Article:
Speechwriters write speech. Yet few of us, I’d guess, give much thought to the instrument that brings our words alive: the speaker’s voice.
If my guess is halfway correct, there’d be plenty of plausible reasons for our neglect. We may feel we have no choice over the voice we’re writing for; or no authority to influence it; or no resources to develop it. I’ve not yet met a speechwriter who’s also a voice coach or speech therapist. We’d be justified in considering the matter outside our circle of influence or competence.
But without some awareness of voice, speechwriting lacks a vital dimension. After all, would you expect a pianist to have no idea how a piano works?
Perhaps a more indirect approach to the voice is offered by Trevor Cox’s new book, Now You’re Talking. The subtitle misleads somewhat: this is not so much a guide to ‘Human Conversation from the Neanderthals to Artificial Intelligence’ as a study of vocal mechanics: how the voice works, develops as we age, and differs between genders. As a professor of acoustic engineering, Cox is also fascinated by vocal technologies: of reproduction, from Edison to Spotify; and of replication, from the talking statues of the Renaissance to Siri and Cortana.
Many of his insights provoke reflection for speechwriting. The invention of the microphone, for example, allowed Bing Crosby to croon quietly and transform the expression of popular song. (Many of Cox’s examples are musical.) We can see an analogous influence on public speaking. Churchill famously hated the mike; Reagan, in contrast, used his years of experience as a radio actor to scale up his fireside manner to podium oratory.
Cox also investigates how our voices embody and articulate a strong sense of identity. People who have had their voices removed – sometimes surgically – often feel a profound loss of selfhood. But that identity is also socially constructed: Stephen Hawking was loath to upgrade his computer-generated voice because he felt it had become integral to his image. Experimental surveys in the early days of radio revealed that listeners attributed to anonymous voices fully formed personalities and astonishingly detailed back-stories. (Try the experiment yourself next time that grumpy woman in the lift tells you to stand clear of the doors.)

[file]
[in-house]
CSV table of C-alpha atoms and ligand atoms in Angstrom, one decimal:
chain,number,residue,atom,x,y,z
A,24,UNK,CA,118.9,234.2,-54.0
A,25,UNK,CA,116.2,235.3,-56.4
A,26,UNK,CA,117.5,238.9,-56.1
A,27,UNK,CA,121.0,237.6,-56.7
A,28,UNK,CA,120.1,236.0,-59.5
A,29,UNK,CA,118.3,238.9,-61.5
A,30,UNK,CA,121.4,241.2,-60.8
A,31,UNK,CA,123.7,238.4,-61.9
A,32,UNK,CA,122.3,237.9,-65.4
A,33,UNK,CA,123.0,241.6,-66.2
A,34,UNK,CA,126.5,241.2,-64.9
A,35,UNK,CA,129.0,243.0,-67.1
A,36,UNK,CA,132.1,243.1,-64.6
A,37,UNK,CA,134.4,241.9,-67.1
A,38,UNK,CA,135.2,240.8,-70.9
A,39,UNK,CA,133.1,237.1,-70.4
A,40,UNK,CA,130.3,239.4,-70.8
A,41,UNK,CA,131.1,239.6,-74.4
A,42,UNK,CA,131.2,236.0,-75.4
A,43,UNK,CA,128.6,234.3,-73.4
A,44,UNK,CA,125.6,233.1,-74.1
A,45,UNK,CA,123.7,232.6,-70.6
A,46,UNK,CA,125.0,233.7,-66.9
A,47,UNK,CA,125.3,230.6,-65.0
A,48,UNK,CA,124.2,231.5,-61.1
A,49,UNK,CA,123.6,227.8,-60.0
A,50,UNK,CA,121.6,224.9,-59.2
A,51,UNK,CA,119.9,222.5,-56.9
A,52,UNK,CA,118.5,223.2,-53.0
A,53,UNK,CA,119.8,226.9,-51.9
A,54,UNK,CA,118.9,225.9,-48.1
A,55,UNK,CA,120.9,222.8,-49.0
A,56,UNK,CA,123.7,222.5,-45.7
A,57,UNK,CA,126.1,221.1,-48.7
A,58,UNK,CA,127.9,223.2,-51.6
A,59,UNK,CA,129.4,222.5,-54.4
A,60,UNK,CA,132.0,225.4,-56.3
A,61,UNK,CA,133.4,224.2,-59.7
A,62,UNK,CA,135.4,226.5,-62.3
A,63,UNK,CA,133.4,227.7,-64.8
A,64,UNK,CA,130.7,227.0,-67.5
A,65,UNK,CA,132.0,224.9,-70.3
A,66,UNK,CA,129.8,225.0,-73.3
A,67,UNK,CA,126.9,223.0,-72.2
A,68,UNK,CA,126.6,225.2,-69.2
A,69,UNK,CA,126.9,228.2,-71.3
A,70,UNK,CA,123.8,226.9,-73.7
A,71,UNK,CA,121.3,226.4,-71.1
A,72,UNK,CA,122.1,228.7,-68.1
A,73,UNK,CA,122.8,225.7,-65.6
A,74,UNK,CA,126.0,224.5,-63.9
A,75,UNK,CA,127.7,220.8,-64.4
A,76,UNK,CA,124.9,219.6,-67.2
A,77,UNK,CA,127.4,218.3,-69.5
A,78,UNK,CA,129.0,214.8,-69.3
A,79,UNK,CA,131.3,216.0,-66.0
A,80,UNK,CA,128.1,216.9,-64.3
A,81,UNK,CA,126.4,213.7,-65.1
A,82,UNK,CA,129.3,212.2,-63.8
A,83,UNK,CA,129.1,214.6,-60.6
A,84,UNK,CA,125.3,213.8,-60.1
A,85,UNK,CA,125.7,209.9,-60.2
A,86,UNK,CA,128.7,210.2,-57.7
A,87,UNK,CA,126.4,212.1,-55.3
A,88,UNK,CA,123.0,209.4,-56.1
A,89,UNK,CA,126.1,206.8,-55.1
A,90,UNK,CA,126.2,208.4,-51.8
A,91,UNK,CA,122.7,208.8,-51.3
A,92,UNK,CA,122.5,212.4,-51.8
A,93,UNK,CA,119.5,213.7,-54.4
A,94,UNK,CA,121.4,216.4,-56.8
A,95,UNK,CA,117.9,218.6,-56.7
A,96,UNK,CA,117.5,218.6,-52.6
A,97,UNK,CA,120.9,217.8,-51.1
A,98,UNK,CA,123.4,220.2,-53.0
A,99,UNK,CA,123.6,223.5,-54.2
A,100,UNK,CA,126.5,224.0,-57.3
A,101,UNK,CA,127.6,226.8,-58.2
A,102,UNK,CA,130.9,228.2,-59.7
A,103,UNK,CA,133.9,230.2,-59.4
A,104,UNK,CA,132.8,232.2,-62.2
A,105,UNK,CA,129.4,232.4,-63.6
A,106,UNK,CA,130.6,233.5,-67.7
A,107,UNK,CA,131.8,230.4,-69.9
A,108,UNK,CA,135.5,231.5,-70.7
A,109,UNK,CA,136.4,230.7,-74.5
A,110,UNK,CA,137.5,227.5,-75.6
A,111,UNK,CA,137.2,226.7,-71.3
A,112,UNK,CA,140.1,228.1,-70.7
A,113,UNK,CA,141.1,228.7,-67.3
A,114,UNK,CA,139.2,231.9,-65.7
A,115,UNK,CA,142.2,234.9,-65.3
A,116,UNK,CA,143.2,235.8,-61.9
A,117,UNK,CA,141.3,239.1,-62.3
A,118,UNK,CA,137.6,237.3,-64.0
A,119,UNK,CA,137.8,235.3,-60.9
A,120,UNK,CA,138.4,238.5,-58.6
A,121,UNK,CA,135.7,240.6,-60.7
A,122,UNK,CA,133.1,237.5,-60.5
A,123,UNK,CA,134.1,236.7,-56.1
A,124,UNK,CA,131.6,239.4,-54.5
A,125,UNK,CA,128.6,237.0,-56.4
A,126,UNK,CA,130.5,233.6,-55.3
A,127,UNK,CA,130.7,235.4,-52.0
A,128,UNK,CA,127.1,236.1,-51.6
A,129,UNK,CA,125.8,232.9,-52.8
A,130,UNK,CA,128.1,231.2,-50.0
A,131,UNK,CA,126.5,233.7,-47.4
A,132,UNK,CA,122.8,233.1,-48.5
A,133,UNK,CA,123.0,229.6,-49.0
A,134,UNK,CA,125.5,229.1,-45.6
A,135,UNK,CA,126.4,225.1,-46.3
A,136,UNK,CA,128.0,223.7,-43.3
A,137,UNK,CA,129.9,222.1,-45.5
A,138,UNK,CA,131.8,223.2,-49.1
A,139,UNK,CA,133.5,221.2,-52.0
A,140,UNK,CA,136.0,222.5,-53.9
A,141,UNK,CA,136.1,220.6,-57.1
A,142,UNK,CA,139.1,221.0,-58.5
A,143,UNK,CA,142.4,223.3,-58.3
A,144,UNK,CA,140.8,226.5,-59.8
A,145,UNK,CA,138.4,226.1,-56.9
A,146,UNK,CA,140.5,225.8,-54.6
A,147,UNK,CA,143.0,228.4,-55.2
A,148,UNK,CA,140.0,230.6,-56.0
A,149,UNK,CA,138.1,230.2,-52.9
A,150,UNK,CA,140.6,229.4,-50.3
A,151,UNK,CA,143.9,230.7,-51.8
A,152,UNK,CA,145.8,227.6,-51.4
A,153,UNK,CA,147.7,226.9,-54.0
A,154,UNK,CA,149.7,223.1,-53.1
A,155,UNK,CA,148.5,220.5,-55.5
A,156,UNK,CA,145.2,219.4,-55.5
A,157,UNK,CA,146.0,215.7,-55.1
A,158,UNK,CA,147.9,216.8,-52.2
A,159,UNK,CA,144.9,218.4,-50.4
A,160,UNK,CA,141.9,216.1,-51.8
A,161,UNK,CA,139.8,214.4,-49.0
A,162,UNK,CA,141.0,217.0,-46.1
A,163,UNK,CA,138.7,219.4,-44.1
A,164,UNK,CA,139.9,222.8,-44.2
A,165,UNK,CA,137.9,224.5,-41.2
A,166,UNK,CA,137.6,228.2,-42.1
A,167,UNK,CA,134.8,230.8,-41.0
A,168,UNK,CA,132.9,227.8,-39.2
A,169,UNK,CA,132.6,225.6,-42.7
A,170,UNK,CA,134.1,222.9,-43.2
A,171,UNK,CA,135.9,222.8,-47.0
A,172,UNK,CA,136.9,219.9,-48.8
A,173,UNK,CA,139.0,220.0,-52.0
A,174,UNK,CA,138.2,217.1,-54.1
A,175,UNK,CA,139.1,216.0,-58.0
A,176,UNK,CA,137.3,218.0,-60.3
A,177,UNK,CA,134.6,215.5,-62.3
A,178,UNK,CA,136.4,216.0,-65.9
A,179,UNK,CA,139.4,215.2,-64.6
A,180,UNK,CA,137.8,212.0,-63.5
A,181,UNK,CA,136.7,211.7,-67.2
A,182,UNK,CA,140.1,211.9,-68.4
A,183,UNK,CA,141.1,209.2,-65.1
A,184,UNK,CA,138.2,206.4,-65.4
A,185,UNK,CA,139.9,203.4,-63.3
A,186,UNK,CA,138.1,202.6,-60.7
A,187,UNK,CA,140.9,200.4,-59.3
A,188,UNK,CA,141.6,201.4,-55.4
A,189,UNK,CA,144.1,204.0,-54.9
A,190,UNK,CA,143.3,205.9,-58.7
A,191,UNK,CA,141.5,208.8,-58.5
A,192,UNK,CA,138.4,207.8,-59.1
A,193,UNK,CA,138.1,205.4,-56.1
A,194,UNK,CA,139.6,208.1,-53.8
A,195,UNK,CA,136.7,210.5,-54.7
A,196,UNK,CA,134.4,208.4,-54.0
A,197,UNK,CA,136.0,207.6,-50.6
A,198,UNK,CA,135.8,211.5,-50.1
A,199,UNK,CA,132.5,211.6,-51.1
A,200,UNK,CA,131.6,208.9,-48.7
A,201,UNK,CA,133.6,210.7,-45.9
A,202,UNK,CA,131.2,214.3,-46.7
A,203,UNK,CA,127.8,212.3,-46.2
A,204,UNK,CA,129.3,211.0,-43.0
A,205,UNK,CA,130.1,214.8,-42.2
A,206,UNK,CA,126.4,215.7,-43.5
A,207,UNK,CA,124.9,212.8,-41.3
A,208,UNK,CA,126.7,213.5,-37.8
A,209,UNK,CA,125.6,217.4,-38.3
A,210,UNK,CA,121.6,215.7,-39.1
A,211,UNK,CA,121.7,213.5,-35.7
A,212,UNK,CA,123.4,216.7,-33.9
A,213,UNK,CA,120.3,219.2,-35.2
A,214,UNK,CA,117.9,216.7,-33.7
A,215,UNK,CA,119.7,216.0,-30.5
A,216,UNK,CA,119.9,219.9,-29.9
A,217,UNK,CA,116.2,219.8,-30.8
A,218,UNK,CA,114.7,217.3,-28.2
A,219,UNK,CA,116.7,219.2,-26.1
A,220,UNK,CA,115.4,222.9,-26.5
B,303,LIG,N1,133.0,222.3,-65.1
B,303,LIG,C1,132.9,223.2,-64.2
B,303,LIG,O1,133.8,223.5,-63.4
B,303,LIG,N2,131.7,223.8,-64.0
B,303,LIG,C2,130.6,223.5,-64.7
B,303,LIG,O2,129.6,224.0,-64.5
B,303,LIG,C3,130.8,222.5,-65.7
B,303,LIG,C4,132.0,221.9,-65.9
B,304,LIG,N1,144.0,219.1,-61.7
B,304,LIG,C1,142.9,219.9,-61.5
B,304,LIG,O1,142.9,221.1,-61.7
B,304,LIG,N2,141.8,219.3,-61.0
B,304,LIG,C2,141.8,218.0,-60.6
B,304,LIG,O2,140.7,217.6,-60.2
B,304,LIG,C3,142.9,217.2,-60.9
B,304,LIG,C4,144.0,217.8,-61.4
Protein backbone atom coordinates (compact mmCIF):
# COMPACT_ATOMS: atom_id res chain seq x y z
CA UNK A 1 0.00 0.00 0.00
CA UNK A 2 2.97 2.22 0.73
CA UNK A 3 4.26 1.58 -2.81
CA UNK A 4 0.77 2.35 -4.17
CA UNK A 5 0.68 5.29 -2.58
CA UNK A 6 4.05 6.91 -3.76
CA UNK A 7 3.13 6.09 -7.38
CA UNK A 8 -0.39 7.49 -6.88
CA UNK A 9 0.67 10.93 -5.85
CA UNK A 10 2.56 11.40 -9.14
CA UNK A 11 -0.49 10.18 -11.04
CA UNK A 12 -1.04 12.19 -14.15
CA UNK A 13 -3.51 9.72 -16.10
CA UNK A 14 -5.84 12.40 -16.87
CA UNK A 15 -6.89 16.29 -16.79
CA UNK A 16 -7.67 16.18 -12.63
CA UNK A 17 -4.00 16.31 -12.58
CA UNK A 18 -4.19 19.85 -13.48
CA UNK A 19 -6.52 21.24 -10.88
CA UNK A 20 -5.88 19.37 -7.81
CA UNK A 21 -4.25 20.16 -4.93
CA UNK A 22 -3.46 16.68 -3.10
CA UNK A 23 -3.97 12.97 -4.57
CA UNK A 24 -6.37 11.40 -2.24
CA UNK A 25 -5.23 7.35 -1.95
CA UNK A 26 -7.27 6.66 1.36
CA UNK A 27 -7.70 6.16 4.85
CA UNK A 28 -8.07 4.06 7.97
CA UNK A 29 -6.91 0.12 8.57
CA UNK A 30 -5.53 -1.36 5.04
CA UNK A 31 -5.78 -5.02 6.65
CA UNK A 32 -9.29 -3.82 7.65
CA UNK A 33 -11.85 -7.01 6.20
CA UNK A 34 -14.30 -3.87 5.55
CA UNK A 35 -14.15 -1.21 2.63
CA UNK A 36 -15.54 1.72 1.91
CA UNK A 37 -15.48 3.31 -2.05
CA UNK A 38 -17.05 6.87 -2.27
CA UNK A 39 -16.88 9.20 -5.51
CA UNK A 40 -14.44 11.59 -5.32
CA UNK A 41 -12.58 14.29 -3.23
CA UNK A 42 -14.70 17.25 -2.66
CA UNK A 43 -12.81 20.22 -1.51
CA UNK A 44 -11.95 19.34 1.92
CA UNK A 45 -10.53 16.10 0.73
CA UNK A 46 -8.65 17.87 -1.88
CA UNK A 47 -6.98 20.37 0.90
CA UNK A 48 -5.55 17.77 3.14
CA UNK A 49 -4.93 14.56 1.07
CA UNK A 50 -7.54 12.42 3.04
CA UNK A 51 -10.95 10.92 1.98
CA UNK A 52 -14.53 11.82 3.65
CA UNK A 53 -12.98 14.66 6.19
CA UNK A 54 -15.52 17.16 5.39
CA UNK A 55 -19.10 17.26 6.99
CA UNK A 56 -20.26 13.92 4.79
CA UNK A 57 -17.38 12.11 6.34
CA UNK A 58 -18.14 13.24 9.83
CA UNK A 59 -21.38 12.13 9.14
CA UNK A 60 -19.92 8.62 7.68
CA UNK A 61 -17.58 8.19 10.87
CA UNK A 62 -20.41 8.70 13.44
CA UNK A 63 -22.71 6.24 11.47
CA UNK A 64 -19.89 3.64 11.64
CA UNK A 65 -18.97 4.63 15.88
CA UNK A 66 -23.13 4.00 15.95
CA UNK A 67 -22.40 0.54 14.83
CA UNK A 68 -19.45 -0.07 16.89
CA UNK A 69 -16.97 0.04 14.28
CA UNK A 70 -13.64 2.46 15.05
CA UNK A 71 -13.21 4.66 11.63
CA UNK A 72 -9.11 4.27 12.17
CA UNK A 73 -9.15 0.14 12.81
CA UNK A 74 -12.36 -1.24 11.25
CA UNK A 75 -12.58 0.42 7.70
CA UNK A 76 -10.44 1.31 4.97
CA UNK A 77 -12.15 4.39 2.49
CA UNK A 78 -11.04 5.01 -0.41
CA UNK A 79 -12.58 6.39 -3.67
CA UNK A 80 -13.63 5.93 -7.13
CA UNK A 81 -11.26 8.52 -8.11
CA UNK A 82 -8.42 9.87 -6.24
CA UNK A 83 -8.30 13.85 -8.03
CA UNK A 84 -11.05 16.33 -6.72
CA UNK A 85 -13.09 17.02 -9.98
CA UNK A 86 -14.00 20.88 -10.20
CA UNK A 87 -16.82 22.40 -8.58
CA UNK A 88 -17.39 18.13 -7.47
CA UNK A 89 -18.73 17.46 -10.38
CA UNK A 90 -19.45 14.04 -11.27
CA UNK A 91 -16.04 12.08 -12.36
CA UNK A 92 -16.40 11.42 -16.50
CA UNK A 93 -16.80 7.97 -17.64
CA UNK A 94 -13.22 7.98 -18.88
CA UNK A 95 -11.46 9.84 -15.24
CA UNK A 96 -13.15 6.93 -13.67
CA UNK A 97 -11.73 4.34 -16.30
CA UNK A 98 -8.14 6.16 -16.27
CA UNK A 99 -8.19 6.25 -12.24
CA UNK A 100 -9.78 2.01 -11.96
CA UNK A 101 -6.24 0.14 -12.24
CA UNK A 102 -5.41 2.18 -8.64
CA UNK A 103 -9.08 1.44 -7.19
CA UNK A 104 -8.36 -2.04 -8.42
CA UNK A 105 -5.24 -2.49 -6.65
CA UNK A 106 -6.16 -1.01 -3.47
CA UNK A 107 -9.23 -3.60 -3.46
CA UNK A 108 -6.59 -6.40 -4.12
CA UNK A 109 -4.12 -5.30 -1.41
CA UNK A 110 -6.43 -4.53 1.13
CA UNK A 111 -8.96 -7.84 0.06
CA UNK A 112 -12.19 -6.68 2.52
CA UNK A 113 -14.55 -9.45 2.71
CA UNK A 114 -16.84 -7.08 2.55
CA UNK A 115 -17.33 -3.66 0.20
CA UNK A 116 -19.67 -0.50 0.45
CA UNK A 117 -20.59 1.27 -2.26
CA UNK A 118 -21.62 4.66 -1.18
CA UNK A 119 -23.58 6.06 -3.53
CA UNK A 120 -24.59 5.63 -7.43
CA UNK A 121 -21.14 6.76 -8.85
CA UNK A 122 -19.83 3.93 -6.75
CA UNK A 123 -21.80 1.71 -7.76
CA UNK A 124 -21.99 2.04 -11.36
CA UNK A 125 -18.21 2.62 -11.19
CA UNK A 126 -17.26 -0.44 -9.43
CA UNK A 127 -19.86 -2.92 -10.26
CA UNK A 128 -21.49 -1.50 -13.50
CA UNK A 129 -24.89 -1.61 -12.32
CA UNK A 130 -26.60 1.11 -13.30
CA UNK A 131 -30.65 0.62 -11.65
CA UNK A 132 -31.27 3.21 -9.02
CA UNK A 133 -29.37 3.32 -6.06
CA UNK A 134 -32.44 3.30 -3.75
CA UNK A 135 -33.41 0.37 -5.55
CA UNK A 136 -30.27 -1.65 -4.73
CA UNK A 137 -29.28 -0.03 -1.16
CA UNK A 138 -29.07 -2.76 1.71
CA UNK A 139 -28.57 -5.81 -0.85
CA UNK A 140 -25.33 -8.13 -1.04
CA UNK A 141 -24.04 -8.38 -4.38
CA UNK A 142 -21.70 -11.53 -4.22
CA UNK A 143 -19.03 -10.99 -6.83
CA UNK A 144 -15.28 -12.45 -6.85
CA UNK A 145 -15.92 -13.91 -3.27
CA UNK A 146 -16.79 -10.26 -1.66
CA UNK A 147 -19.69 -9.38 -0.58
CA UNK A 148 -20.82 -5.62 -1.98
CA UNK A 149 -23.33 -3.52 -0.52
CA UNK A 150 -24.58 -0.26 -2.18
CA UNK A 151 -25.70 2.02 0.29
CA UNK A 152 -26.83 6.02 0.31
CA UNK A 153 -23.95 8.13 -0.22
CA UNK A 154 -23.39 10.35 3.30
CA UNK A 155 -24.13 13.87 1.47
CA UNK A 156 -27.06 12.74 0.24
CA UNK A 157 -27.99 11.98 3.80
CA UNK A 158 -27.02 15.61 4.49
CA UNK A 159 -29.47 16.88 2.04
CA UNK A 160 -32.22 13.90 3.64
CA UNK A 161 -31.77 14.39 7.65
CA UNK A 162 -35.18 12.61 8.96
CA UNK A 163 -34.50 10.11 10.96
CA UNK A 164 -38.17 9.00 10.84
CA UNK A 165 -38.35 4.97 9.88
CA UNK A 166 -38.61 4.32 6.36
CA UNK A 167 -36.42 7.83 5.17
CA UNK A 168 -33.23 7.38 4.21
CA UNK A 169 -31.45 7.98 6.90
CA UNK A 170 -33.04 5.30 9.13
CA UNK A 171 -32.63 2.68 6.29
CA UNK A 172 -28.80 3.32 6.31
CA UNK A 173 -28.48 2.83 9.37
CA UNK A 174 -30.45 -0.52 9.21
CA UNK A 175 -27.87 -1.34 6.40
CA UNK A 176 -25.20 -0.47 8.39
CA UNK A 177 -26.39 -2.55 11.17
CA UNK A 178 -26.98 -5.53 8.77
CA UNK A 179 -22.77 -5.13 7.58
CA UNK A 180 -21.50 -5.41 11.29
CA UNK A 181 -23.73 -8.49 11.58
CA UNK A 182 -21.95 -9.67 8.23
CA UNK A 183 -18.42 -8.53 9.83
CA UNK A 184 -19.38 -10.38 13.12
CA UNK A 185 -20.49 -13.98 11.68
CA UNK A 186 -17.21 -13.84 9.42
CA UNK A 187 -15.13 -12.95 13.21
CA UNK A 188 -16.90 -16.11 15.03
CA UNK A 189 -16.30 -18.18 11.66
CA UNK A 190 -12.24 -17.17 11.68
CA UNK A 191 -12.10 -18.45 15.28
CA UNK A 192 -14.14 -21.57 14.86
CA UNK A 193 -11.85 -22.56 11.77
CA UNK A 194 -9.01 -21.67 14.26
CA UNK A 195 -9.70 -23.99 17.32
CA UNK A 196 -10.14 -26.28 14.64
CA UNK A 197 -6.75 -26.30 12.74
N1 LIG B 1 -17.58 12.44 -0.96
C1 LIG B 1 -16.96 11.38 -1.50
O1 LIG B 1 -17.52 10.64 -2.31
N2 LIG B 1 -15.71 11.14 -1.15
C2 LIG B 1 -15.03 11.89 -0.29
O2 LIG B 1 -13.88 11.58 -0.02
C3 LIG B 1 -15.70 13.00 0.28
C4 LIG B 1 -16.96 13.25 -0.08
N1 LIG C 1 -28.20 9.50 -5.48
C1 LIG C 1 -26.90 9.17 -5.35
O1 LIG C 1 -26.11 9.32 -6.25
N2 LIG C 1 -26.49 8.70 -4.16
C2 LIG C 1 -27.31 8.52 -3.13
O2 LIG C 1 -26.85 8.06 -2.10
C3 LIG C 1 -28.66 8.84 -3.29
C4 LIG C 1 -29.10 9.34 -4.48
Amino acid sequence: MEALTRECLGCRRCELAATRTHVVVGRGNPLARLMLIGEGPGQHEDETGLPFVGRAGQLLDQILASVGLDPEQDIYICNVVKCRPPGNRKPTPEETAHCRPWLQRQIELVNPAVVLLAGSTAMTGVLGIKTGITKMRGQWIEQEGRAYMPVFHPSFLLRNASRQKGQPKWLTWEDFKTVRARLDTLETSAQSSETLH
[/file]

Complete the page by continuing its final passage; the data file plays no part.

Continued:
On occasions, a speaker’s inner sense of identity fails to match the identity projected onto them by their audience; perhaps the speechwriter’s job is to align those identities more precisely.
Sometimes generic rhetoric can do the job. Like a smart set of new clothes, standard figures of speech can give a speaker added confidence. Eloquence by numbers it might be, but simply recasting what the speaker wants to say into three-part lists and rhetorical questions can give their voice added lustre. Cox references a study of 476 speeches at British party political conferences in 1981, in which 70% of applause was attributable to just seven rhetorical figures. (If you want to know what they are, google ‘Heritage and Greatbatch Generating Applause’.)
But we could adopt a more subtle, personalised approach. Find (or make) a recording of your speaker talking unscripted: perhaps a media interview or a meeting. Transcribe a few minutes and identify any recurring vocal habits. Every speaker seems to have a vocal fingerprint: a set of characteristics that they fall into naturally. One might resort naturally to antithesis, another to parallelism. Check out the sentence constructions they repeat and the metaphors they prefer. Then build some of those preferences into your speech for them. With luck, they’ll find themselves – often unconsciously – slipping your text onto their voice like a favourite coat.